A drive straight north from New Haven, CT (my hometown) to the shore of Lake Champlain in Burlington, VT (the location of a conference where I was a speaker) on a beautiful August day is sheer joy, given the natural beauty that embraces one travelling north, even if one is not “on a mission.” But alas, I am always on a mission: to engage the health care “sector” in the national movement to reinvent our food system (the subject of my speech at the conference), and to promote New England Farmers Union as an important actor in creating solutions to the food system crisis we face. So, the drive was a bonus and the experience of being a participant and a speaker at the conference was… a gift. I learned that:
The work being done by the “Farm to School” movement is profound and pioneering. Profound because:
- We have a generation at risk of living with disease, meaning that they will never live as long as their parents.
- We have committed and dedicated individuals who understand that school systems, and the food services they provide, are key vectors to addressing this crisis of neglect, hunger and disease.
- Just as the wagon trains encountered barriers while settling new lands in America to escape oppression and seek opportunity, the school food advocates are using ingenuity, inner strength, and a “never give up” spirit to make their way forward and settle this new “food country.”
The difference is:
- The early settlers encountered mostly natural challenges. The vagaries of terrain, a land so vast that they put one foot in front of the other simply on the basis of faith and the need to create a good life. Farming was the backbone of that good life.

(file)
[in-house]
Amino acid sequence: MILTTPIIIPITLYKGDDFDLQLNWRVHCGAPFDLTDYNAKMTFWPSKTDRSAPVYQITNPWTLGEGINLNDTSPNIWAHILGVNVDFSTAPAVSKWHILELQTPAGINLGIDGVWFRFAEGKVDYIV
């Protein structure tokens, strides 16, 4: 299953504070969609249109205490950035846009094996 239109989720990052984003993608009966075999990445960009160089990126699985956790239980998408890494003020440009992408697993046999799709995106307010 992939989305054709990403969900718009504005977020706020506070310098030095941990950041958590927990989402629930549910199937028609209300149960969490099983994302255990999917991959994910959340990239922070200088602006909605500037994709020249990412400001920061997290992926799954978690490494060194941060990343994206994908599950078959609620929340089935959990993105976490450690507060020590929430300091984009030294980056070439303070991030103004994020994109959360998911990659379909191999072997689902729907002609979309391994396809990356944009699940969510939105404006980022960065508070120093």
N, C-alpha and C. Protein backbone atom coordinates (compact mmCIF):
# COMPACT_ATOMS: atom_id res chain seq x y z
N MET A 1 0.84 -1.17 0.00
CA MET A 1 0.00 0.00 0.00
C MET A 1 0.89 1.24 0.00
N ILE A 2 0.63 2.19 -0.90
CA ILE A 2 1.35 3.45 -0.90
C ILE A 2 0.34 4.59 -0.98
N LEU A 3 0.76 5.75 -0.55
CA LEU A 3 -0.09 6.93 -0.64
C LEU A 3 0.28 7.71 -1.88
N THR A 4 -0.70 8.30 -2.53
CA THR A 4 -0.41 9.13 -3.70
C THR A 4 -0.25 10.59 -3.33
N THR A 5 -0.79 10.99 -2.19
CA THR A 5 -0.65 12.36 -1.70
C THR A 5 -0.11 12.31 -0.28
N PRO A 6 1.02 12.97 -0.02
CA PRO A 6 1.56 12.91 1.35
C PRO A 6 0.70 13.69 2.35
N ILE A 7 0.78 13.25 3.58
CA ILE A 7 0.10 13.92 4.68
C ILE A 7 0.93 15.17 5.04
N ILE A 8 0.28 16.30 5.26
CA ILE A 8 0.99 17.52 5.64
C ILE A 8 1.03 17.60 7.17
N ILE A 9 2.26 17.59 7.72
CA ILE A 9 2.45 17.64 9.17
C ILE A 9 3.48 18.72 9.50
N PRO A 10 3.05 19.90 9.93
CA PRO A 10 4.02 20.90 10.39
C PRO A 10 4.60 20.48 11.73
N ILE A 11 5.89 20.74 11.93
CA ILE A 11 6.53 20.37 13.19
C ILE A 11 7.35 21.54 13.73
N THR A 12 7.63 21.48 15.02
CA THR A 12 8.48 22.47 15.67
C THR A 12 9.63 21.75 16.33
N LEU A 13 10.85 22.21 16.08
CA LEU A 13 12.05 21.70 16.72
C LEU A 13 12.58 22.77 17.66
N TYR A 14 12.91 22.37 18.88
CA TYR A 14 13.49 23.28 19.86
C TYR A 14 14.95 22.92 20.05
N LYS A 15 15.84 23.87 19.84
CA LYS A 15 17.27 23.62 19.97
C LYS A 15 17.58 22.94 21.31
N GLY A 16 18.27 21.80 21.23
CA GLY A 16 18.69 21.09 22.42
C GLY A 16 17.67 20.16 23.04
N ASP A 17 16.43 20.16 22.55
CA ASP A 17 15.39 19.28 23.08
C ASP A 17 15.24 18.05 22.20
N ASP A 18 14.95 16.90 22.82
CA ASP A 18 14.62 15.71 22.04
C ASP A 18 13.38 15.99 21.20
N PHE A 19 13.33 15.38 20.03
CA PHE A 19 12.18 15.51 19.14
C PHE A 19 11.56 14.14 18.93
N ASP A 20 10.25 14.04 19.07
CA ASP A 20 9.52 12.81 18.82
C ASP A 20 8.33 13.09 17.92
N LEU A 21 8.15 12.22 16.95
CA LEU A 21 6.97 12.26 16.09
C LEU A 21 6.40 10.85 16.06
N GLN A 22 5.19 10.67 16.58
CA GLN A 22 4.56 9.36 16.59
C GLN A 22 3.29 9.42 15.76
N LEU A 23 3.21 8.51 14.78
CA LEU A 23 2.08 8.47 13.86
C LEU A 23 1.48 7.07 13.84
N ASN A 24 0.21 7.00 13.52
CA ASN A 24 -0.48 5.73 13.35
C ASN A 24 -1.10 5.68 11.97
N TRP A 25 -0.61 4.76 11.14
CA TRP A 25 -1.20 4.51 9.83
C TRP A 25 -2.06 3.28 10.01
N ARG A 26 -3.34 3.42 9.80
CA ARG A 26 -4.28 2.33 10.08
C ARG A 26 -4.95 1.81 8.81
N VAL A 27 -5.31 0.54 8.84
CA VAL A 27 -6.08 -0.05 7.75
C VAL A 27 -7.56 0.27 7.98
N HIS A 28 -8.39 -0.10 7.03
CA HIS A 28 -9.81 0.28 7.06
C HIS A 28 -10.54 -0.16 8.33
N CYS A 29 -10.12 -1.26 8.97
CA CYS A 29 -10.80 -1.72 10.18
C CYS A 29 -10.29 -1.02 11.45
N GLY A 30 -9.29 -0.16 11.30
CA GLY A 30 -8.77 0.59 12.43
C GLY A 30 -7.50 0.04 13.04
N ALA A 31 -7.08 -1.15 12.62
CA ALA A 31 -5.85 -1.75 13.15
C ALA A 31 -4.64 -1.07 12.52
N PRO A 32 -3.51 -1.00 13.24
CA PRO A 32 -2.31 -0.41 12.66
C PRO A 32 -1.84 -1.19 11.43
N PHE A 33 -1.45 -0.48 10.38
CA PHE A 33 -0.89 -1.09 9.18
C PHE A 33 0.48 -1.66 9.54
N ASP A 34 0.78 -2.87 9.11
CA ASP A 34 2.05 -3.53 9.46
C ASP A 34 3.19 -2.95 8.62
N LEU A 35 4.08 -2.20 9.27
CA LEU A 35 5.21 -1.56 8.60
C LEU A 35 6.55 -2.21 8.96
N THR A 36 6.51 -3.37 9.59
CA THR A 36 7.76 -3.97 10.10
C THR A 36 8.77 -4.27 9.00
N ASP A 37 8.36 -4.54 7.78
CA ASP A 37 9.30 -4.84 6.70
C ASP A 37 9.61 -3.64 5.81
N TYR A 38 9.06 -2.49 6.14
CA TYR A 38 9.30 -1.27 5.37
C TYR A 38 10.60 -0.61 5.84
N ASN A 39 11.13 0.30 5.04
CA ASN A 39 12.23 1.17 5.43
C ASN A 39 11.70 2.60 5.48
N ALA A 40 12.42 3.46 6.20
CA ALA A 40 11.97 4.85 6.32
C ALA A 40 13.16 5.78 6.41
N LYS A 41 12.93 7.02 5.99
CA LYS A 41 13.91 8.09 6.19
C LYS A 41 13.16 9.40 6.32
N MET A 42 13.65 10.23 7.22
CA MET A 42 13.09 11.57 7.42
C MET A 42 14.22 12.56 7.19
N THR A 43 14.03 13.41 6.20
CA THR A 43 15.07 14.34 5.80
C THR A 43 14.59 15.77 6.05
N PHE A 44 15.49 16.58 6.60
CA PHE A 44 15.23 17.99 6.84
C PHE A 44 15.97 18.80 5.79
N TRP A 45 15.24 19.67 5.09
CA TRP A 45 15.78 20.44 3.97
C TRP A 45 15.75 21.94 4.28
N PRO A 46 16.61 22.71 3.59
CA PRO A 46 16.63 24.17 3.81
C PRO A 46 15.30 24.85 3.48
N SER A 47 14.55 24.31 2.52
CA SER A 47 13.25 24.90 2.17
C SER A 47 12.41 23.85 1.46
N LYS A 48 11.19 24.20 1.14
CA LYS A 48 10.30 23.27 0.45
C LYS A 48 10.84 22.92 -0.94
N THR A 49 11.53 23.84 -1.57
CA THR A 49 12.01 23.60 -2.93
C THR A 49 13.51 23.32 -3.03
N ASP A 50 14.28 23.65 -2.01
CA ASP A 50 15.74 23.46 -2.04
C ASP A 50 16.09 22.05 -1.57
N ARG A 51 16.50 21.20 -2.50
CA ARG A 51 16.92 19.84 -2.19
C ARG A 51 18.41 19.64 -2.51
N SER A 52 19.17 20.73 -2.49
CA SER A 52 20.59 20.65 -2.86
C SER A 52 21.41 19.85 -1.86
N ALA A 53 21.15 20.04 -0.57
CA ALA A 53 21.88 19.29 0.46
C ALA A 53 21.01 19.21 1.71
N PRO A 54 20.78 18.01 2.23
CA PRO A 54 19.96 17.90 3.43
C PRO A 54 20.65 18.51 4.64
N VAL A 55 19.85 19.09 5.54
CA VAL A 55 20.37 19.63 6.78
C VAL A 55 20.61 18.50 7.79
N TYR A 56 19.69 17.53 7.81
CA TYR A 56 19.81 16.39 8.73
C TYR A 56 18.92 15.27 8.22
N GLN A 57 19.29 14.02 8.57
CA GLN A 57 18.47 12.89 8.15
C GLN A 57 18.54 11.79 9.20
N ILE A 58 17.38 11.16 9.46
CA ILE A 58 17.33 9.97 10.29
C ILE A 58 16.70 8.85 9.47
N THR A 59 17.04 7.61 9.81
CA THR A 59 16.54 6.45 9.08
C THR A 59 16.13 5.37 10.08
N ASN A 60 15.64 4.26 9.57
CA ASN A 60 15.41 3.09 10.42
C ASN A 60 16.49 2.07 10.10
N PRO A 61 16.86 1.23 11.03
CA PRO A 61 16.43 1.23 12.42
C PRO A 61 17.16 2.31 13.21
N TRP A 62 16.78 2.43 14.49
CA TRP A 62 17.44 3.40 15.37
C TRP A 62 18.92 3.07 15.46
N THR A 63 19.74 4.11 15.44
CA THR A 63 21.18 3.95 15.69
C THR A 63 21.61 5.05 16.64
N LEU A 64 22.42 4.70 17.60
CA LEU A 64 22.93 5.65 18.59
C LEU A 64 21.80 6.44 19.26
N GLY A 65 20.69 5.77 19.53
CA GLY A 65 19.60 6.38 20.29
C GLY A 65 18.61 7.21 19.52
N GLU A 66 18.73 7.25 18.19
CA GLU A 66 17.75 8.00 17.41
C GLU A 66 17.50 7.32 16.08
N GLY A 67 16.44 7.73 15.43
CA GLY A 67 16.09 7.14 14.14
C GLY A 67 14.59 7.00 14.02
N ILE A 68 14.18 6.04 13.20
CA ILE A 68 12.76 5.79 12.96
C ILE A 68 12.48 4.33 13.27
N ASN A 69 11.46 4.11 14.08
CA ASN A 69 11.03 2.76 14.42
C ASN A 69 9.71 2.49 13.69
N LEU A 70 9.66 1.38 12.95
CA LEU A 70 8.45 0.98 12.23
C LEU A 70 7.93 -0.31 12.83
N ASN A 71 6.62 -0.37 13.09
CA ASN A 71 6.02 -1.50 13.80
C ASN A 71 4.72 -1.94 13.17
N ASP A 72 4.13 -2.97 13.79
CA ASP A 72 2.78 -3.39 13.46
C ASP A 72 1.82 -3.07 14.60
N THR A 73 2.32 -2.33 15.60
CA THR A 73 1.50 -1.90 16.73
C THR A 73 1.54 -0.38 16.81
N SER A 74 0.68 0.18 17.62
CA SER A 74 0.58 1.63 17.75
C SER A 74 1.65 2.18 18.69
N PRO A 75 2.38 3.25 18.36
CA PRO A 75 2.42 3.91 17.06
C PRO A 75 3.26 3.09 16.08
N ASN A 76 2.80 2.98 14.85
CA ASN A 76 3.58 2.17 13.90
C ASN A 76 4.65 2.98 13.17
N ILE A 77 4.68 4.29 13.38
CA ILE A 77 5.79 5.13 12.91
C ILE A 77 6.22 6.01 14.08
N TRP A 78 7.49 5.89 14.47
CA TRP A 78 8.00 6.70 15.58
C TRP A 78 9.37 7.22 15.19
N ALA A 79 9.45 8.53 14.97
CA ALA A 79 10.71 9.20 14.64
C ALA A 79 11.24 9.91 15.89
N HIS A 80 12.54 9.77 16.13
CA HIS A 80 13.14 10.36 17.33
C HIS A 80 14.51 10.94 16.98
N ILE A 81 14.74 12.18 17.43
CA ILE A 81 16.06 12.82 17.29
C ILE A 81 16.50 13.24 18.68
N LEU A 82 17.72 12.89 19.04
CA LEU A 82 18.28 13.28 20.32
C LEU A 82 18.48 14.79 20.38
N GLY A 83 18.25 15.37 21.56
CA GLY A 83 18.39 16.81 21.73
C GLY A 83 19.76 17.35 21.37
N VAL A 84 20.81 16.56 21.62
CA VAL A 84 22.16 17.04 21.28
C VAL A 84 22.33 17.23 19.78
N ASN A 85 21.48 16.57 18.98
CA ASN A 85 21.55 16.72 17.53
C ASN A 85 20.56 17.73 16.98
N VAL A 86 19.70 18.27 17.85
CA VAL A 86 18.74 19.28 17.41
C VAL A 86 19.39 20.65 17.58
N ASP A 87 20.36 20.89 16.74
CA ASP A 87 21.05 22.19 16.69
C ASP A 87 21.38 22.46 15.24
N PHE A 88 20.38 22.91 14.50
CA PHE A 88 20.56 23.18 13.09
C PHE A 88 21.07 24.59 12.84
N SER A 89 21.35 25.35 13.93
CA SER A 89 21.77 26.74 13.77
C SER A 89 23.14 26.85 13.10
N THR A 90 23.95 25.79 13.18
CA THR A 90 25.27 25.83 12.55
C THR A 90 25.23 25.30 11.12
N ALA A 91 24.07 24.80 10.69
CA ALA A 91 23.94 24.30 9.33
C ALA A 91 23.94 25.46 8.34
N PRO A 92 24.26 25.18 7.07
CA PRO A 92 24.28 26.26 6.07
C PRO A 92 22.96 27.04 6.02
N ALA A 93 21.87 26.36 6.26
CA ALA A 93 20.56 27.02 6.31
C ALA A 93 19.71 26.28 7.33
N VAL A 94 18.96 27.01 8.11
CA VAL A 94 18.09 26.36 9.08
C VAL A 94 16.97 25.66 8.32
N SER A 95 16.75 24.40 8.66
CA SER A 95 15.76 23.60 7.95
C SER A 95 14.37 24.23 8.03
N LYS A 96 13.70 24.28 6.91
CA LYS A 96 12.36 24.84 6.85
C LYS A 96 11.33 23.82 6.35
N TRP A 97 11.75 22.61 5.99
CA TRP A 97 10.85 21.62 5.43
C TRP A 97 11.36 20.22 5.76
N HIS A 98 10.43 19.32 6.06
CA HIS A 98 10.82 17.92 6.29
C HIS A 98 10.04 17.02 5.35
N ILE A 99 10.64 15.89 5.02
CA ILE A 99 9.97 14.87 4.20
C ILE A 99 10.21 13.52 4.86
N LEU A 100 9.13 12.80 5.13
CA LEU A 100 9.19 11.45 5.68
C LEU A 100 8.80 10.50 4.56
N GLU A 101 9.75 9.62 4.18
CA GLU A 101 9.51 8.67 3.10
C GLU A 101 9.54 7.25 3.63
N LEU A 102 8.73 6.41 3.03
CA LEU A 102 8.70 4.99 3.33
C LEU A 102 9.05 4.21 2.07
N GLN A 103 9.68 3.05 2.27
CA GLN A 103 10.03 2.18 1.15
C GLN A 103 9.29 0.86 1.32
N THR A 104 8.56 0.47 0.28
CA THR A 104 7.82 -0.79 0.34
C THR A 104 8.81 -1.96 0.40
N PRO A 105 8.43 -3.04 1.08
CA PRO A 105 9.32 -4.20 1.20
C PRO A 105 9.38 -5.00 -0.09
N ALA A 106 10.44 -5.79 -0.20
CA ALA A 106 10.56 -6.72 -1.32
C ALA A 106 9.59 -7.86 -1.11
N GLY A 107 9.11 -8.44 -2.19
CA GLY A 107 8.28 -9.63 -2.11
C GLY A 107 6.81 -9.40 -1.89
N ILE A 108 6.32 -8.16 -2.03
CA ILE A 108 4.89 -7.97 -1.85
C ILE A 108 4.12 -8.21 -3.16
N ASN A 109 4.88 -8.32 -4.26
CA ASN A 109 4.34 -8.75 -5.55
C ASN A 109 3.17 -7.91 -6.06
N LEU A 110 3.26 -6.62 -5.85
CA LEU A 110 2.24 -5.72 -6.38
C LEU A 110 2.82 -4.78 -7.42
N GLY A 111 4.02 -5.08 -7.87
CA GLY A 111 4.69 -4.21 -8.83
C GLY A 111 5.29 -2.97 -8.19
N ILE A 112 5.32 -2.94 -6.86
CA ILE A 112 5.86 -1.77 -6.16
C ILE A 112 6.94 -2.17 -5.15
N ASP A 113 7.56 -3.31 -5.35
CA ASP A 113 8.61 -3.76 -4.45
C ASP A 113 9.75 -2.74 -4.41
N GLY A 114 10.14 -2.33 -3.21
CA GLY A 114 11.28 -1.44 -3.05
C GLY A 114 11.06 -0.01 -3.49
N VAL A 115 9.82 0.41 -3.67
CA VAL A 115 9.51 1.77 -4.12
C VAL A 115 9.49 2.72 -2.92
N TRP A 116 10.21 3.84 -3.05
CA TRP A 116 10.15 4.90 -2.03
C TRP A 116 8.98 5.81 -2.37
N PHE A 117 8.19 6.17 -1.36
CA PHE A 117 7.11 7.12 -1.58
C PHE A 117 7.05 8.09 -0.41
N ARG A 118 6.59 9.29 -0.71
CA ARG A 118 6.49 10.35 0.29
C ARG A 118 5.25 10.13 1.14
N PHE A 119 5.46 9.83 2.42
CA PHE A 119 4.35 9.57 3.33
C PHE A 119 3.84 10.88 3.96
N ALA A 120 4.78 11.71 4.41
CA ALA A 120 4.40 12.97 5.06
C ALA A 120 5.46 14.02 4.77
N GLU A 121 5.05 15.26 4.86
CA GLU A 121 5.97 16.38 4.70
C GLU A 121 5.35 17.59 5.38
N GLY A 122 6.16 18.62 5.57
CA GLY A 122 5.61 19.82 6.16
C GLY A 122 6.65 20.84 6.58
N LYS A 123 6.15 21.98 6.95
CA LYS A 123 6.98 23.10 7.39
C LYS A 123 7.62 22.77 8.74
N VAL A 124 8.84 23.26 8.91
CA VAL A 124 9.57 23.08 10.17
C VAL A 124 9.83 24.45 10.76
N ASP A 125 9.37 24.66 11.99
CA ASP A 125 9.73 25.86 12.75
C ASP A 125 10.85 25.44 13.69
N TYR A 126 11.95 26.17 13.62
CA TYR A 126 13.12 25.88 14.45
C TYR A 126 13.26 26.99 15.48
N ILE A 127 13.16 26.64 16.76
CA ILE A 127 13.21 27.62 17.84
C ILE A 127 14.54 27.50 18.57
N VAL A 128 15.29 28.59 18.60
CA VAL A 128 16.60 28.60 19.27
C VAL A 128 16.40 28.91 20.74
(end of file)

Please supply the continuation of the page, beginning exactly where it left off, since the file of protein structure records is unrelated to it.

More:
- Today, our Farm to School pioneers work brilliantly to overcome the complex barriers imposed primarily by consolidated corporate control of the food system and agriculture policy in need of reform. They work to provide wholesome food for children in our schools. They all ought to be invited to teach at leading business schools to show the creative “work-a-rounds” they develop to achieve objectives of the programs they support.
These advocates are New England Farmers Union’s critical and natural allies. Through their work, they will help us reclaim the backbone of a good life: good and wholesome food produced by farmers, in robust local and regional agricultural systems. Then, maybe the health care sector will follow the lead of these pioneers. I am still working hard on making that a reality and building partnerships with the Farm to School movement and Health Care Without Harm and the Healthier Hospital Initiative. We have great alliances forming, like the recent addition of Vermont Fresh Network as an organizational member of New England Farmers Union.
Thank you, Alyssa Nathanson of Vermont Farm Fresh, for leading this important step of collaboration with New England Farmers Union.